African violets should be repotted about twice a year, or every 5-6 months. One mature, this simply means repotting the plant with some fresh soil, into the same size pot.
How do you know when to repot an African violet?
Many successful growers of African Violets recommend repotting with fresh potting soil, twice a year or more. At the very least, an African Violet should be repotted whenever the plant becomes rootbound, i.e., the Violet has outgrown its current pot to the extent that its roots are growing out and around the rootball.
Do African violets like to be crowded?
Violets need to feel crowded to bloom, but when a plant gets too big for its pot, divide the plant’s separate-looking leaf heads. … Place in potting soil after the roots and leaves become well formed.
Can you repot African violets when they are blooming?
Can you repot an African violet when it’s blooming? Moving is stressful enough! We recommend waiting for a lull in blooming before you repot. That said, if your plant is tightly root-bound or at risk of toppling over, it’s okay to repot while flowering.
Do African violets need to be root bound to flower?
African violets prefer to be root-bound to bloom well. It is good practice to periodically repot houseplants because the soil should be refreshed periodically. You can often repot the plant into the same pot after cleaning it well, using fresh potting mix.
What kills African violets?
Use a broadleaf killer that contains 2,4-D or Dicamba, and it will selectively kill the violets without damaging the grass. Another great wild violet herbicide is called Drive (quinclorac). Quinclorac is also sold in other lawn weed control products, under differing names.
What kind of pots do African violets like?
For best results, plant African violets in African violet pots, which are small (4- to 5-inch) ceramic or plastic self-watering containers. Growing plants in these pots will provide the proper amount of continuous moisture to the plants.
Do you deadhead African violets?
Deadhead African violets to encourage more blooms. African violets make useful flowering houseplants since they can bloom for up to nine months per year. They do need the other three months off as a rest period.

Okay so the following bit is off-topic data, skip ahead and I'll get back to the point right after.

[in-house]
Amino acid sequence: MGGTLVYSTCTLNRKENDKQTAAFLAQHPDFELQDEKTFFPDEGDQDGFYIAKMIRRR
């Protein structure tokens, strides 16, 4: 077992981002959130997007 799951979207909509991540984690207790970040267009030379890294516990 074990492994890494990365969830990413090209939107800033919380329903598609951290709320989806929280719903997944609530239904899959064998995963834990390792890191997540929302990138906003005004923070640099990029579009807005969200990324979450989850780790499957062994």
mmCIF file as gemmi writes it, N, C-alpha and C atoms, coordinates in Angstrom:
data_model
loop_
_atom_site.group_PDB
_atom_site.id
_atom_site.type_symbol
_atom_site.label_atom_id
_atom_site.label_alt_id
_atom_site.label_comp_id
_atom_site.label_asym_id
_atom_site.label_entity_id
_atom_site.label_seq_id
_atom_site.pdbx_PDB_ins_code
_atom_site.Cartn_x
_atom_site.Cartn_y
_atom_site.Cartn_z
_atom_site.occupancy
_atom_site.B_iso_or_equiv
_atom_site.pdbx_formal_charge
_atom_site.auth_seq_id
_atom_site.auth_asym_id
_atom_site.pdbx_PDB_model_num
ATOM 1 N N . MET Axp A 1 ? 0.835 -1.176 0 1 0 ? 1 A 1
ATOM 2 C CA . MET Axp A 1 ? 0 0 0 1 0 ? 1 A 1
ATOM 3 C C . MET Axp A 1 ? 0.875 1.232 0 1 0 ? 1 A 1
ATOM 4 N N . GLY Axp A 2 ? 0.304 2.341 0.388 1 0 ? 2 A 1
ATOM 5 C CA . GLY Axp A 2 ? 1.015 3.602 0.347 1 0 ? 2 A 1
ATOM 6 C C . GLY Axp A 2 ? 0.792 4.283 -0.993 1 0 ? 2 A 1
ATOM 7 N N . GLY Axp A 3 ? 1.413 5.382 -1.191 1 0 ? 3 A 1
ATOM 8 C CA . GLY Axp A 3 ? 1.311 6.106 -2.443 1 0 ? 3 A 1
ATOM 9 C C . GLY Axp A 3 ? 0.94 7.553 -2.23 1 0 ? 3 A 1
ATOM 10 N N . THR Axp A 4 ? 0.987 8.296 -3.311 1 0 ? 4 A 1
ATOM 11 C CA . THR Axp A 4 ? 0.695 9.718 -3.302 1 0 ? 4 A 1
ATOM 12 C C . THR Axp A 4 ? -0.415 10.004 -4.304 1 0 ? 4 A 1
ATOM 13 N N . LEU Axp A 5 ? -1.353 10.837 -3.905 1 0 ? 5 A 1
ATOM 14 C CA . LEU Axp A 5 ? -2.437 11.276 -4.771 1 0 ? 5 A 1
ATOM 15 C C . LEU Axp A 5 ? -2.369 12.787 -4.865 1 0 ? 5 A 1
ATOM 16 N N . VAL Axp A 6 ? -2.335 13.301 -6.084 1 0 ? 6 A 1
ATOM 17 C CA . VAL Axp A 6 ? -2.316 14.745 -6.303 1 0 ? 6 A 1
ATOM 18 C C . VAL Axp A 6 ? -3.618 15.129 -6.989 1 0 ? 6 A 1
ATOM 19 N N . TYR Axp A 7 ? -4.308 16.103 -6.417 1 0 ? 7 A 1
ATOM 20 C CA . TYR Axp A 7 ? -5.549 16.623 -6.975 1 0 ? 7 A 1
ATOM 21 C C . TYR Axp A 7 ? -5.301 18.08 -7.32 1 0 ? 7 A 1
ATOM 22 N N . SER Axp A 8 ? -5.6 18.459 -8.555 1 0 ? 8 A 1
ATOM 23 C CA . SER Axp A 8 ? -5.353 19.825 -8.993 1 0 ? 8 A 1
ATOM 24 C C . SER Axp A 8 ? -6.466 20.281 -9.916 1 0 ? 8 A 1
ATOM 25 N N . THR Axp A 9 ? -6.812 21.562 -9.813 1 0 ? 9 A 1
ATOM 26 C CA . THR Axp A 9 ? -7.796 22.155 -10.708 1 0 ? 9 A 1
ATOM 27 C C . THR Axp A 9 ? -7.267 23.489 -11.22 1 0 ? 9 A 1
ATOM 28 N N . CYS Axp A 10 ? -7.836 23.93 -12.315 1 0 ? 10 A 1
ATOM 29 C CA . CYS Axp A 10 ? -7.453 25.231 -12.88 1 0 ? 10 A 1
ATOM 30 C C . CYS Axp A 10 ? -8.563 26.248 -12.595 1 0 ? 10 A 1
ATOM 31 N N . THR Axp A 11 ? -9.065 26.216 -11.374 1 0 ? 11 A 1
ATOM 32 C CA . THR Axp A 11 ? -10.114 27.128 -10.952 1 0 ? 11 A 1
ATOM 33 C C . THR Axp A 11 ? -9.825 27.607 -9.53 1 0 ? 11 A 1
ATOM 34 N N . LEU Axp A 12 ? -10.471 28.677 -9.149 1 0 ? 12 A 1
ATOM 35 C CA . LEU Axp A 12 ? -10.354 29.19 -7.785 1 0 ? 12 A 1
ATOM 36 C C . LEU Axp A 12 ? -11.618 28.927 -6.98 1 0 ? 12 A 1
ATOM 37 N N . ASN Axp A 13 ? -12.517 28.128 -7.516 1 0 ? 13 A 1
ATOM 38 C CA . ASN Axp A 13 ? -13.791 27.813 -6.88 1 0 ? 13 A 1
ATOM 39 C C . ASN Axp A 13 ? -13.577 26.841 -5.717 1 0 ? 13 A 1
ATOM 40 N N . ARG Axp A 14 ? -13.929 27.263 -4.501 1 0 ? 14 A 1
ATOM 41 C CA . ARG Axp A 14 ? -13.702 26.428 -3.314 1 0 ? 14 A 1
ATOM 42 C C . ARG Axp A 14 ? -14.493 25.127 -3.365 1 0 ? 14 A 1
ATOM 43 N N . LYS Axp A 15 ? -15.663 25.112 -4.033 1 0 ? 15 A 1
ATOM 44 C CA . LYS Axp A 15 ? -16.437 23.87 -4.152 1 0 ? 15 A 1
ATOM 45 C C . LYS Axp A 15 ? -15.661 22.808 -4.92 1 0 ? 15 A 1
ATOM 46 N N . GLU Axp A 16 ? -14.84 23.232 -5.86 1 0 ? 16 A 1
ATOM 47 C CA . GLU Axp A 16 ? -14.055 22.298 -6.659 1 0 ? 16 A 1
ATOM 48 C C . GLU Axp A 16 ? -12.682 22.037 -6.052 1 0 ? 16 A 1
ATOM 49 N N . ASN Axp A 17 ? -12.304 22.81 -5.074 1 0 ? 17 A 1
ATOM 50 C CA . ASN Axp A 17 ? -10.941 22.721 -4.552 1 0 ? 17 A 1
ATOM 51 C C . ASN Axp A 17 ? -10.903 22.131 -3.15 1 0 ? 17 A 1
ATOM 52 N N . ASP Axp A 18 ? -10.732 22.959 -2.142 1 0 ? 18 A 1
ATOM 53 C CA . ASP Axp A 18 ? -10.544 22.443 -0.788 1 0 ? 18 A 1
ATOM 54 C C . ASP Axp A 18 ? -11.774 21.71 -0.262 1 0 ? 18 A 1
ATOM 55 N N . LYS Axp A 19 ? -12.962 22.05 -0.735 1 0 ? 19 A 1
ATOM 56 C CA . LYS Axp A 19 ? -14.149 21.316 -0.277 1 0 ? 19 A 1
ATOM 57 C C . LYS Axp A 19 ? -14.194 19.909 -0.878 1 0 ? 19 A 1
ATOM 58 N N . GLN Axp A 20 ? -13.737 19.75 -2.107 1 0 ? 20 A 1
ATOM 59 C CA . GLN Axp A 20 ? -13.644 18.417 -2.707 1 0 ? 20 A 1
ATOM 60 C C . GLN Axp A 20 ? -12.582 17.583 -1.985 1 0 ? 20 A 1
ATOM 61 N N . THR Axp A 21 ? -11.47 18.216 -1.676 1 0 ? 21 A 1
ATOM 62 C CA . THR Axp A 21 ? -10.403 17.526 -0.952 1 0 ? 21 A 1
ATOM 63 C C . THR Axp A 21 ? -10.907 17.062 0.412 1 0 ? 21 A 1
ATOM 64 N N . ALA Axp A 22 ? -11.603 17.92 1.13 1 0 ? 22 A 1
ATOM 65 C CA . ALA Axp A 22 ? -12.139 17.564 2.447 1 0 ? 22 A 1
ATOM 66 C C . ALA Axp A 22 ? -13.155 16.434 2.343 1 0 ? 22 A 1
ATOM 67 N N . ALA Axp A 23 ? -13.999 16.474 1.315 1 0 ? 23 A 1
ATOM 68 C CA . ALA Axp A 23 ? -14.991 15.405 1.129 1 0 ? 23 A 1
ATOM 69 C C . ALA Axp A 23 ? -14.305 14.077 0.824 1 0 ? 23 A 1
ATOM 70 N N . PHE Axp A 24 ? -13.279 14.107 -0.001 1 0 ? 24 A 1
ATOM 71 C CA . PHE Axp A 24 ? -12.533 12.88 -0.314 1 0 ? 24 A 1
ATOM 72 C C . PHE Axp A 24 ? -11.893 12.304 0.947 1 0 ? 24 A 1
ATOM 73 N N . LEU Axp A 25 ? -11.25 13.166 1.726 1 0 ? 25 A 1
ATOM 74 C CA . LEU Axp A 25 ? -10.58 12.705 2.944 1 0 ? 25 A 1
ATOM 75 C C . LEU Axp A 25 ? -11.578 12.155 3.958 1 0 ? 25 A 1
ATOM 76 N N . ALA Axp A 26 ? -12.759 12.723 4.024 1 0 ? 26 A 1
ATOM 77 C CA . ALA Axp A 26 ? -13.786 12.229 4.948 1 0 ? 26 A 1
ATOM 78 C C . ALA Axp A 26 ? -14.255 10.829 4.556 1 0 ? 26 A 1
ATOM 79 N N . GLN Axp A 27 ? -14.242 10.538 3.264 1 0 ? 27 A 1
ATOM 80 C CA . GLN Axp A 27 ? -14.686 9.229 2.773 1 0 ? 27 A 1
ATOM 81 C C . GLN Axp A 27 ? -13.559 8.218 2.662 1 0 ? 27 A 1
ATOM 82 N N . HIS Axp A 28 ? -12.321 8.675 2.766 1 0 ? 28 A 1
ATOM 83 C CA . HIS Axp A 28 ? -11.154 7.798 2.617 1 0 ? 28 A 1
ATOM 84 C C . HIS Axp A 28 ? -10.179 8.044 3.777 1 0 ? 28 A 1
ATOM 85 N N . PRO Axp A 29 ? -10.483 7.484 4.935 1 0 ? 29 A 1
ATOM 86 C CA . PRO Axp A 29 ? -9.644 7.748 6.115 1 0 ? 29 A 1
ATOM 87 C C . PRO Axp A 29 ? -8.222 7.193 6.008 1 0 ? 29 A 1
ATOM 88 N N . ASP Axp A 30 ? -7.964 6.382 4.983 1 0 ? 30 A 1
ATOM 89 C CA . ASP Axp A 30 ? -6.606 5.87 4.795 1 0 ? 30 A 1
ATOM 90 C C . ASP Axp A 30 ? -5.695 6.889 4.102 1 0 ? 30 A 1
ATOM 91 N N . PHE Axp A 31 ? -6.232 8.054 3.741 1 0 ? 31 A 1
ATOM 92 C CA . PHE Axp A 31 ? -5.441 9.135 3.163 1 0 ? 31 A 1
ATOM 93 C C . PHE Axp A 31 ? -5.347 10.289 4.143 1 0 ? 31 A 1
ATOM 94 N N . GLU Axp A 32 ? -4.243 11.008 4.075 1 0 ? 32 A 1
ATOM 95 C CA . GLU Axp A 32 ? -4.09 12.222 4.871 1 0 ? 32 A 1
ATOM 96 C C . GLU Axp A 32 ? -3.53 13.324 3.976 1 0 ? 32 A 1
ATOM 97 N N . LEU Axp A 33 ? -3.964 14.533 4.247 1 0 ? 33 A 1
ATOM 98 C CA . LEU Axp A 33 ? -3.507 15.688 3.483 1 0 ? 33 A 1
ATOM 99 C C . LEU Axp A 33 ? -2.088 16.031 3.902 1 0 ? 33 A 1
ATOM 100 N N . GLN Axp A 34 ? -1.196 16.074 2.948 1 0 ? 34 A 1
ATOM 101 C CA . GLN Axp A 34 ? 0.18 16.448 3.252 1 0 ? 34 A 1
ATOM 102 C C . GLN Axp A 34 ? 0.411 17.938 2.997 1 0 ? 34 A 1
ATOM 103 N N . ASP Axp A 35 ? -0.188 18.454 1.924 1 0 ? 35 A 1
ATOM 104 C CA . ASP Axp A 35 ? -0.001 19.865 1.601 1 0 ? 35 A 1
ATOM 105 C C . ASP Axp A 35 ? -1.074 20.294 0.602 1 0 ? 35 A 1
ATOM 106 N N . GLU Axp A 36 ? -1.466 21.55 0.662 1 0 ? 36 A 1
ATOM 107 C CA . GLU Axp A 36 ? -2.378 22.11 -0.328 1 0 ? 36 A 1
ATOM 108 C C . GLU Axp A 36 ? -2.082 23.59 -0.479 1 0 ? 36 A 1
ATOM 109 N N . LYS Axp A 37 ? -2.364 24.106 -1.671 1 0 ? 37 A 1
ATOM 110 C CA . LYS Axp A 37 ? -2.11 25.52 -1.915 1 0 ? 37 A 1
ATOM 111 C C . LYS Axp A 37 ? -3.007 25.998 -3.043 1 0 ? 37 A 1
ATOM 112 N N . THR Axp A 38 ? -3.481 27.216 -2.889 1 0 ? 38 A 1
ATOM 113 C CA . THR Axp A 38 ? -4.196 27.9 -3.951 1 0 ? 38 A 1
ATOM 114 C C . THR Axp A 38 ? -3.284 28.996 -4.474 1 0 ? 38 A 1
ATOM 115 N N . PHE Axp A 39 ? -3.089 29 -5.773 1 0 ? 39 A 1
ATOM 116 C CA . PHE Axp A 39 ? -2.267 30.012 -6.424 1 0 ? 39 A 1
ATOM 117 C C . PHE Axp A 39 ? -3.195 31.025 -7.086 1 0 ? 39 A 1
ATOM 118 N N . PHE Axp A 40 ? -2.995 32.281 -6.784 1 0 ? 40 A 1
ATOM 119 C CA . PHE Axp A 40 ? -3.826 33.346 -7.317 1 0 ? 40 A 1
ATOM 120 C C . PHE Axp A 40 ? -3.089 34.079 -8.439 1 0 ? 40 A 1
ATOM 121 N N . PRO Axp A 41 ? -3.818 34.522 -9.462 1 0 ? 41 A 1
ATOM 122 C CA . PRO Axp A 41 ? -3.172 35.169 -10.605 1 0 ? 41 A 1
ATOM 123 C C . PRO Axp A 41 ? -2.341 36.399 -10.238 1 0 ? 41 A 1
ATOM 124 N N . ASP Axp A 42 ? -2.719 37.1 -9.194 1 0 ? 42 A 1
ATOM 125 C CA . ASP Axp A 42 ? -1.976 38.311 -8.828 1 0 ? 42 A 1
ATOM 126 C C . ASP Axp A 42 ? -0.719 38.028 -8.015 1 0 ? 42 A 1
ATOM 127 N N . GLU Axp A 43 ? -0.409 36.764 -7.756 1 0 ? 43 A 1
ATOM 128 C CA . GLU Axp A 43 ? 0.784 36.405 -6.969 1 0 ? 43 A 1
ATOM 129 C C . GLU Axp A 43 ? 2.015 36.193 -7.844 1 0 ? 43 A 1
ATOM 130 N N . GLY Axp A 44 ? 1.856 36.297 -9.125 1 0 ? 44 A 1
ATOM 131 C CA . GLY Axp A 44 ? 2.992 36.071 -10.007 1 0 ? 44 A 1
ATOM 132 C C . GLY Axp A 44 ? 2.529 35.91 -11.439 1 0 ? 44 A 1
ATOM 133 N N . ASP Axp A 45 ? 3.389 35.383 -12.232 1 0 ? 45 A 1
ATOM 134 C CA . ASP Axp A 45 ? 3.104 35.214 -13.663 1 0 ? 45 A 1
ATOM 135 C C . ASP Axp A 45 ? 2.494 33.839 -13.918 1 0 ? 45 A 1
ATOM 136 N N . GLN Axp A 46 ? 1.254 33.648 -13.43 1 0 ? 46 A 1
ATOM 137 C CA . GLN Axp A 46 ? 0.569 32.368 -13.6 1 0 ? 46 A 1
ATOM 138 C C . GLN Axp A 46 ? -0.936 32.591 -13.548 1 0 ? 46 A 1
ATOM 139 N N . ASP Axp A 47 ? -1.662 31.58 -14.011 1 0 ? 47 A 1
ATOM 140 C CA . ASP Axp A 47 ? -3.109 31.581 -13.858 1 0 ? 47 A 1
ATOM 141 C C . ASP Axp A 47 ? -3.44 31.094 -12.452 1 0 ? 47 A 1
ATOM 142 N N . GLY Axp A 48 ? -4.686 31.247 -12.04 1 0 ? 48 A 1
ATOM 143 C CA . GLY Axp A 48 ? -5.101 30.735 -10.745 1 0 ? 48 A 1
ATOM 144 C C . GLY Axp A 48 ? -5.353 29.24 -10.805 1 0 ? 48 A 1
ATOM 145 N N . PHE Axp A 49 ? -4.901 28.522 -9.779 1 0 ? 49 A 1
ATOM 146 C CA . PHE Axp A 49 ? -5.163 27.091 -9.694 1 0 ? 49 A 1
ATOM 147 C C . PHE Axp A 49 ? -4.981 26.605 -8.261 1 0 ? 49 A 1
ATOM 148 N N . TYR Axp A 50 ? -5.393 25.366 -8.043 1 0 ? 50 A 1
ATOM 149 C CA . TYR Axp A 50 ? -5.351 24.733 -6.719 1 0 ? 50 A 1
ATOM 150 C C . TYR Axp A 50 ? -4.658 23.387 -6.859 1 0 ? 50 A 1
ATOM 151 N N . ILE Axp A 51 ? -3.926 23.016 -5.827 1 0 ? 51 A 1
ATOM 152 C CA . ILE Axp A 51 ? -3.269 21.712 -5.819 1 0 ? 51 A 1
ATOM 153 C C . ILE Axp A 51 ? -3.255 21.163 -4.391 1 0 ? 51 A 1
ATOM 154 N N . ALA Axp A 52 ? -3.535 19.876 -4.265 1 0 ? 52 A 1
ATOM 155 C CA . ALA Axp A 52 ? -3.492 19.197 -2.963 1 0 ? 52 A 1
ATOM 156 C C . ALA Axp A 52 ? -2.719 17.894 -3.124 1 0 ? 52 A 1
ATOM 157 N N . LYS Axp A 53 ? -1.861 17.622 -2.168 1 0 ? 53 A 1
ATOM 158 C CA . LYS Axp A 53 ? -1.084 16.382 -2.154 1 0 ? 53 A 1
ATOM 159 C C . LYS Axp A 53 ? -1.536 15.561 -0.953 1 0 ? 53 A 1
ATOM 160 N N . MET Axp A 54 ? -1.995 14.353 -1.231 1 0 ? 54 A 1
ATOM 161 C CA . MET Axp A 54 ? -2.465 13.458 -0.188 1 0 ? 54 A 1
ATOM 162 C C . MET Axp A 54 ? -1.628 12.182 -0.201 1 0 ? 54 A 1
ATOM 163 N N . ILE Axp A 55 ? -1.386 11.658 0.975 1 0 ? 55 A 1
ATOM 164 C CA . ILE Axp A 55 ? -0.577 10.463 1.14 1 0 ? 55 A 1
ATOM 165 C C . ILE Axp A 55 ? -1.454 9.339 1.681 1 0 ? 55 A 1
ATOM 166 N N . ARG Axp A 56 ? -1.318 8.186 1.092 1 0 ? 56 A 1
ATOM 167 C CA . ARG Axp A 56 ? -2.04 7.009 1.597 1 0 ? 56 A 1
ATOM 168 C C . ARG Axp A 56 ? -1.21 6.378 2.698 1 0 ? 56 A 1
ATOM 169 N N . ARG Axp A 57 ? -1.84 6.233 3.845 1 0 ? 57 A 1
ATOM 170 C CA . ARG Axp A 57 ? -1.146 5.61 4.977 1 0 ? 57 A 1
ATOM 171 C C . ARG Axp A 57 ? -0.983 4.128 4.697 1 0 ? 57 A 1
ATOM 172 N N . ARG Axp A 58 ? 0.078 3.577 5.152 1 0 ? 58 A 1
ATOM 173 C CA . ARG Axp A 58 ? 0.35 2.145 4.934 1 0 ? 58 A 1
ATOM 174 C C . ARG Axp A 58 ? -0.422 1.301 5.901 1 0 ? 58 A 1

How long do African violets live?
African violets can live a long time, as long as 50 years! To get them there, you need to provide good care which includes repotting African violets. The trick is knowing when to repot an African violet and what soil and container size to use.
Why are the bottom leaves of my African violet dying?
Over-watering is the most common way that people kill their African violets. Leaf or flower loss, limp plants, and crown and stem rot are all results of too much water. Insufficient watering causes roots to shrivel and die, the plant to lose vigor and color, and then collapse.
What is the difference between African violet potting soil and regular potting soil?
Commercial African violet mixes are generally more porous and have better drainage than house-plant potting mixes. African violet mixes also are slightly more acid than regular house-plant potting soil. Many growers use soilless mixes. They do not contain natural soil from outdoors.
How often should African violets be watered?
“How often to water African violets?” is perhaps the most pondered African violet dilemma. The best guide is to feel the top of the soil: if it is dry to the touch, then it is time to water. African violets should be allowed to dry out between each watering for best results. Overwatering can kill a plant.
How do you revive old African violets?
Remove the plant from its pot, and gently remove as much of the old soil from it as you can with your fingers. Because African violet roots break easily, try to keep the damage to a minimum. Trim away rotting portions of the roots, and repot the plant in a clean pot that has bottom drainage holes.
How do I get my African violet to flower?
The most common reason African violets don’t bloom is because they aren’t getting enough light. African violets need indirect sunlight, direct can burn the leaves. Choose a north- or east- facing window for best results. Keep plants away from cold glass and rotate the pot once a week so all leaves receive light.
Why are my African violet leaves growing straight up?
African Violet leaves curl or reach upwards when the light they receive is too low. The stems start growing longer in size and growing upwards as if they are reaching for the light. … This causes the plant to become top heavy full of leaves and just long stems at the bottom.
How do I force my African violet to bloom?
2Too Little or Too Much Light
African violets need light to grow and produce flowers. The key is to get bright light in the morning or afternoon without excessive heat or intense sun. Signs of inadequate light include stretched leaf stems and small adult leaves.